The worst part of the set door rates is that the rates apply to all shops in a market area, regardless of the shops’ compliance to the default standards within the industry. The rates that are forcibly set don’t reflect differences for better services, faster processing, additional equipment, higher standards of repair, additional training, equipment or even higher customer satisfaction.
In fact, a shop would be far better off financially by saving their money, offering none of the superior services, never reinvesting in their business and avoiding any of the costly business practices and higher standards while receiving the same hourly rate! Can you imagine if our capitalist system worked this way? Lower skilled or unskilled labor jobs would be paid as much as the doctors, lawyers, accountants, scientists and engineers!
One of the clear definitions of price fixing is when there are concerted efforts to set a price or any component of the price charged to a consumer. The irony is that these efforts by insurers, and now by some states, to survey and set door rates are the exact definition of what’s supposed to be illegal.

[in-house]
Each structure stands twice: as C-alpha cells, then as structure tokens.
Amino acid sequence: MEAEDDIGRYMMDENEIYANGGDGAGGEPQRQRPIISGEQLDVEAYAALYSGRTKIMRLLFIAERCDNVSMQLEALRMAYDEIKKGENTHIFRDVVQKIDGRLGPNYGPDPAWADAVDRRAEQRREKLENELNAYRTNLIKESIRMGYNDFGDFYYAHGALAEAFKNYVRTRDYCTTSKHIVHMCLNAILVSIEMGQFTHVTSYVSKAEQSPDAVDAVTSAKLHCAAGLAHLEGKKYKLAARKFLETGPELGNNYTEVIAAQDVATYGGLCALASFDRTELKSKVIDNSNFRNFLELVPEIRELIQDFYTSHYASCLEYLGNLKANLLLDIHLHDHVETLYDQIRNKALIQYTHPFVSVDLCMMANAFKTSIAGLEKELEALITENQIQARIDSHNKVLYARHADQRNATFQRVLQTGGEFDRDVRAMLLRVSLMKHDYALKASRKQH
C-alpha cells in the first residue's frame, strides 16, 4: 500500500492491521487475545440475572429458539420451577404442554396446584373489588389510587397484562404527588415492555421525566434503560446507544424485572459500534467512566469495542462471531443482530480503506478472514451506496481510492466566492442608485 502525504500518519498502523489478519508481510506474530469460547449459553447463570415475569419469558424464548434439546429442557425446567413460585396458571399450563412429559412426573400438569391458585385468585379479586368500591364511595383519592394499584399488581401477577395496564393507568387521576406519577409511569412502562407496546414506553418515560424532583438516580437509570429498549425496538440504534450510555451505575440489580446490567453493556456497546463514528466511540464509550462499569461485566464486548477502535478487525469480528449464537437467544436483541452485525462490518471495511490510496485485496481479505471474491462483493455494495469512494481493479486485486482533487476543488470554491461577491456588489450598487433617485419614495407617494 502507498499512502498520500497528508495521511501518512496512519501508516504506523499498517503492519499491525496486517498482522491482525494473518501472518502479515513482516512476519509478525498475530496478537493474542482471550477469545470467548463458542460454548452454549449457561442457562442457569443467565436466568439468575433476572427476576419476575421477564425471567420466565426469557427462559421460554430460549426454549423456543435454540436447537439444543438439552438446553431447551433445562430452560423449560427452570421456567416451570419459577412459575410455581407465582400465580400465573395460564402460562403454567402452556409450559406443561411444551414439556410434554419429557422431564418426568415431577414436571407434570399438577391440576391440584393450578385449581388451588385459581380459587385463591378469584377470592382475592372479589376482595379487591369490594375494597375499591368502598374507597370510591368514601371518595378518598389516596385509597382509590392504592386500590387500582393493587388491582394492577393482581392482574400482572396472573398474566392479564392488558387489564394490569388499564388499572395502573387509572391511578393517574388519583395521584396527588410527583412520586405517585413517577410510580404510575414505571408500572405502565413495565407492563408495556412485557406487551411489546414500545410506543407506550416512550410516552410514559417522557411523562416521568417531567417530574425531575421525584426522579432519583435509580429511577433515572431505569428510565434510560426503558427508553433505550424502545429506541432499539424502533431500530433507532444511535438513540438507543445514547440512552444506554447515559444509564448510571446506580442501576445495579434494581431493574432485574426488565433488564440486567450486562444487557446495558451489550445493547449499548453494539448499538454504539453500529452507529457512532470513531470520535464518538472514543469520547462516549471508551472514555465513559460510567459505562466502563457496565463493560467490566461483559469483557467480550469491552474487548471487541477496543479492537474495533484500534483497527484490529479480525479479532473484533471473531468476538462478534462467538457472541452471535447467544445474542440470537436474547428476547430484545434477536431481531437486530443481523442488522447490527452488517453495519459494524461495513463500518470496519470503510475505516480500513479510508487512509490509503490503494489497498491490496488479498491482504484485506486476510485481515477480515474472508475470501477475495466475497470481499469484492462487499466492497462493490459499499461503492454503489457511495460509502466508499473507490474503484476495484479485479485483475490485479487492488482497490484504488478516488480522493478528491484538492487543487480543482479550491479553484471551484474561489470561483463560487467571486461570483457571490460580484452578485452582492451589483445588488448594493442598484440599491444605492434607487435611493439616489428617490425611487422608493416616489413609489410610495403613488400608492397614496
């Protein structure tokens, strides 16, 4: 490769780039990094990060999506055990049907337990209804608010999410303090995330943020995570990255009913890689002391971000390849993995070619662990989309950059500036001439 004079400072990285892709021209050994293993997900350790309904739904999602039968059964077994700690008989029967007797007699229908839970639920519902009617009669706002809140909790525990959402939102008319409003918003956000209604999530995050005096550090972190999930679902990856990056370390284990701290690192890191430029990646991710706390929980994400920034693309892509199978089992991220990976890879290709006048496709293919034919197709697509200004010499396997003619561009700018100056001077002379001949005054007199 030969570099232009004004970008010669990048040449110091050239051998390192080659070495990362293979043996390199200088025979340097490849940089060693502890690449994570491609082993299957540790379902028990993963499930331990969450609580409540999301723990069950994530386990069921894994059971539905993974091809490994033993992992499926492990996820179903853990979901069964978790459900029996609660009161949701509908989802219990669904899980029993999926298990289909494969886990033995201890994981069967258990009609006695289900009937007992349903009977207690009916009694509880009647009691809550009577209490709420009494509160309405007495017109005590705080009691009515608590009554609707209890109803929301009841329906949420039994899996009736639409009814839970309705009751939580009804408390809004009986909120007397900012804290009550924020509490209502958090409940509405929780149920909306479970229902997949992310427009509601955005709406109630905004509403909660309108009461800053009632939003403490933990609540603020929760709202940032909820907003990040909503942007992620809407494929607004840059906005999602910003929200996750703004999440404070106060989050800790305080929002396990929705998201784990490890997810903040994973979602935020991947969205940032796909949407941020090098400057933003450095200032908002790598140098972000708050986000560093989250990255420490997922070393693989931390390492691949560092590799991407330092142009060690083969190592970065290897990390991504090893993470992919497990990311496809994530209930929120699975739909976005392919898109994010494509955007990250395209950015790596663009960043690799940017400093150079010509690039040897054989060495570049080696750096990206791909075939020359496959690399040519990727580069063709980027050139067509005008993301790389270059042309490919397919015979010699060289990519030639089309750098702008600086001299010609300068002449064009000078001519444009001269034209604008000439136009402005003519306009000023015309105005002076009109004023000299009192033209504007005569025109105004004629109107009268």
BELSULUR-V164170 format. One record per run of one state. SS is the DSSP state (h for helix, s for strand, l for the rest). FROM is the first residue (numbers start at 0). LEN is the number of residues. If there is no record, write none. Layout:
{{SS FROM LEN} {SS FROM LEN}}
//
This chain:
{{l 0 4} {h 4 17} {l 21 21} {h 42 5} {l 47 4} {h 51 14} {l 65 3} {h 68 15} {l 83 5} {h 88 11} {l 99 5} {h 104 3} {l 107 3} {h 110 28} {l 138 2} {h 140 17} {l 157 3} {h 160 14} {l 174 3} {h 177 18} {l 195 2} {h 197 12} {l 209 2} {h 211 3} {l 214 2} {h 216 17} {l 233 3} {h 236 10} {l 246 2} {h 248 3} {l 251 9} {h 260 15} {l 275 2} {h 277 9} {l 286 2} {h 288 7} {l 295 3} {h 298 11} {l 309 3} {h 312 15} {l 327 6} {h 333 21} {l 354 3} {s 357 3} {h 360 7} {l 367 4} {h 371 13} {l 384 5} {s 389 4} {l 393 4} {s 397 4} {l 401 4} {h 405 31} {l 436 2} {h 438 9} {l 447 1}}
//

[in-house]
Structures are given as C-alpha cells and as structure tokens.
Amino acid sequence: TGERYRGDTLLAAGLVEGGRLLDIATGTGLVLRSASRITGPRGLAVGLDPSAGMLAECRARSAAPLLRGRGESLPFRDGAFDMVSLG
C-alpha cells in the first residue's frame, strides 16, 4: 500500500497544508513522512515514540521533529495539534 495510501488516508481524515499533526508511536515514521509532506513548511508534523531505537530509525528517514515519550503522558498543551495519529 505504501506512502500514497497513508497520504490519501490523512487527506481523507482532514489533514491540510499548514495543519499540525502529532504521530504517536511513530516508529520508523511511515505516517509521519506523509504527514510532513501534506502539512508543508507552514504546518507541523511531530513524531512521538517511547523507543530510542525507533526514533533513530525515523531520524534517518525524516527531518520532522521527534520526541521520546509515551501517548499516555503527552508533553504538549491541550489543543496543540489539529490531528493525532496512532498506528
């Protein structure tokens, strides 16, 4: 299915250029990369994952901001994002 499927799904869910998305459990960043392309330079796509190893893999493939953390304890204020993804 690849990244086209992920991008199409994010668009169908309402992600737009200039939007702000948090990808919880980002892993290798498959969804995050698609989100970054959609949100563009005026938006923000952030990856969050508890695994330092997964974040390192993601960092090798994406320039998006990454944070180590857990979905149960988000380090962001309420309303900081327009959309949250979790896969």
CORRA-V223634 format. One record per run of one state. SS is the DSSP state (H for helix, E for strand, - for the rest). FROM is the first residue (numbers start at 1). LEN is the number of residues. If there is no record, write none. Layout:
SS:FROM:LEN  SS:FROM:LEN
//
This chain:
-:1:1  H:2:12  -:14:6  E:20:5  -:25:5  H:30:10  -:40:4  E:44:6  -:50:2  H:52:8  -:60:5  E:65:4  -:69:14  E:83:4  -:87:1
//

Let’s view the existing shop labor rate as insurers perceive it. After all, they’re the ones that enforce the use of labor rates and compliance to the artificial rate. The posted shop labor rate is reflective of nearly nothing but a starting point to negotiate. In many ways, it’s one of the components insurers have the ability to control and suppress to keep their costs as low as possible. However, they may be overpaying by forcing all shops to follow a common shop rate system.
Are insurers really getting the same thing for the same dollar rate? The answer is clearly no. George Avery of State Farm and Roger Wright of AIG both acknowledged as much in 2007 at a Collision Industry Conference in Atlanta, Ga. When asked about the lack of truth in the itemized estimates and shop labor rates, they both acknowledged they weren’t getting “apples for apples.”
Without a clearly defined repair blueprint followed by all shops in a market area, the labor rate is based upon fiction. Further, the database used and how the estimate was written will completely change the estimate total cost. Both Avery and Wright suggested that a simplified billing system might be a far better way, but offered no solutions.